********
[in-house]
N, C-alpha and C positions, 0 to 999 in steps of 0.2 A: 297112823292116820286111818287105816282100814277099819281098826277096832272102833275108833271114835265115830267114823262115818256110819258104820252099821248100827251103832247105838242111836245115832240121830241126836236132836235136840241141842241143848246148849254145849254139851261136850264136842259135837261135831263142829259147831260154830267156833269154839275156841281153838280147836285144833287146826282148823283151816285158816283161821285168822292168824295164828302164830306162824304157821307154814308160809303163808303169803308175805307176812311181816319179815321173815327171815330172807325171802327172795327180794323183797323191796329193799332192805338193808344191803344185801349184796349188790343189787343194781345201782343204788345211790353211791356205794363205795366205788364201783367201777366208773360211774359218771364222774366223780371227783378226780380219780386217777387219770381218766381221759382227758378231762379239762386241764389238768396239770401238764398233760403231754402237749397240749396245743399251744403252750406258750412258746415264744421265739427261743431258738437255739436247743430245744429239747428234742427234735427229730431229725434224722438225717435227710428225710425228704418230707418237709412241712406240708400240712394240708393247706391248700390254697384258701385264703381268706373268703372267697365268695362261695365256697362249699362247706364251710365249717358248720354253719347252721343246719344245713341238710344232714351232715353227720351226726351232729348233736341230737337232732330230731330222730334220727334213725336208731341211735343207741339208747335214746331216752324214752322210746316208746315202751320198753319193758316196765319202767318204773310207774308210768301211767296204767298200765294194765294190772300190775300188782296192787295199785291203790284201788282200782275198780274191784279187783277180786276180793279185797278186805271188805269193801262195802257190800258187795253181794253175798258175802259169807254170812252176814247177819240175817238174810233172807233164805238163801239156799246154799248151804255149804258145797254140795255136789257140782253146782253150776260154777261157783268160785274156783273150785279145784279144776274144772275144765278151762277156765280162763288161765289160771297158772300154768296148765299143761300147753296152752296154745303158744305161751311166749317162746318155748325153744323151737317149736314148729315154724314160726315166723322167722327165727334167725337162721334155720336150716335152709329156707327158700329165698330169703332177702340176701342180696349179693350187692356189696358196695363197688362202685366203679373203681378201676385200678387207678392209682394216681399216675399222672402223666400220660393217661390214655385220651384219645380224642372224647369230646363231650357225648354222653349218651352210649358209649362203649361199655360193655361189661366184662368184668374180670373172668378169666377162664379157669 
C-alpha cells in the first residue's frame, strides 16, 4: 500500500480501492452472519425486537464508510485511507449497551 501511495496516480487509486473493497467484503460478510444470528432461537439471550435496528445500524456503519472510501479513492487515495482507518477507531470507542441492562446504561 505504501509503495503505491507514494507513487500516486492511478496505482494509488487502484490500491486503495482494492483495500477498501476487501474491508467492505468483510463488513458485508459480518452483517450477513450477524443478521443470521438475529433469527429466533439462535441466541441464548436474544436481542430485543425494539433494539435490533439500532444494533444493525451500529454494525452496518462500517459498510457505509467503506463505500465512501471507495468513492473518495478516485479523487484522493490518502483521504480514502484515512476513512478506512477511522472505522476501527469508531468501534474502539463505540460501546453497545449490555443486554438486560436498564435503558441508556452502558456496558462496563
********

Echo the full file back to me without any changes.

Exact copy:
[in-house]
N, C-alpha and C positions, 0 to 999 in steps of 0.2 A: 297112823292116820286111818287105816282100814277099819281098826277096832272102833275108833271114835265115830267114823262115818256110819258104820252099821248100827251103832247105838242111836245115832240121830241126836236132836235136840241141842241143848246148849254145849254139851261136850264136842259135837261135831263142829259147831260154830267156833269154839275156841281153838280147836285144833287146826282148823283151816285158816283161821285168822292168824295164828302164830306162824304157821307154814308160809303163808303169803308175805307176812311181816319179815321173815327171815330172807325171802327172795327180794323183797323191796329193799332192805338193808344191803344185801349184796349188790343189787343194781345201782343204788345211790353211791356205794363205795366205788364201783367201777366208773360211774359218771364222774366223780371227783378226780380219780386217777387219770381218766381221759382227758378231762379239762386241764389238768396239770401238764398233760403231754402237749397240749396245743399251744403252750406258750412258746415264744421265739427261743431258738437255739436247743430245744429239747428234742427234735427229730431229725434224722438225717435227710428225710425228704418230707418237709412241712406240708400240712394240708393247706391248700390254697384258701385264703381268706373268703372267697365268695362261695365256697362249699362247706364251710365249717358248720354253719347252721343246719344245713341238710344232714351232715353227720351226726351232729348233736341230737337232732330230731330222730334220727334213725336208731341211735343207741339208747335214746331216752324214752322210746316208746315202751320198753319193758316196765319202767318204773310207774308210768301211767296204767298200765294194765294190772300190775300188782296192787295199785291203790284201788282200782275198780274191784279187783277180786276180793279185797278186805271188805269193801262195802257190800258187795253181794253175798258175802259169807254170812252176814247177819240175817238174810233172807233164805238163801239156799246154799248151804255149804258145797254140795255136789257140782253146782253150776260154777261157783268160785274156783273150785279145784279144776274144772275144765278151762277156765280162763288161765289160771297158772300154768296148765299143761300147753296152752296154745303158744305161751311166749317162746318155748325153744323151737317149736314148729315154724314160726315166723322167722327165727334167725337162721334155720336150716335152709329156707327158700329165698330169703332177702340176701342180696349179693350187692356189696358196695363197688362202685366203679373203681378201676385200678387207678392209682394216681399216675399222672402223666400220660393217661390214655385220651384219645380224642372224647369230646363231650357225648354222653349218651352210649358209649362203649361199655360193655361189661366184662368184668374180670373172668378169666377162664379157669 
C-alpha cells in the first residue's frame, strides 16, 4: 500500500480501492452472519425486537464508510485511507449497551 501511495496516480487509486473493497467484503460478510444470528432461537439471550435496528445500524456503519472510501479513492487515495482507518477507531470507542441492562446504561 505504501509503495503505491507514494507513487500516486492511478496505482494509488487502484490500491486503495482494492483495500477498501476487501474491508467492505468483510463488513458485508459480518452483517450477513450477524443478521443470521438475529433469527429466533439462535441466541441464548436474544436481542430485543425494539433494539435490533439500532444494533444493525451500529454494525452496518462500517459498510457505509467503506463505500465512501471507495468513492473518495478516485479523487484522493490518502483521504480514502484515512476513512478506512477511522472505522476501527469508531468501534474502539463505540460501546453497545449490555443486554438486560436498564435503558441508556452502558456496558462496563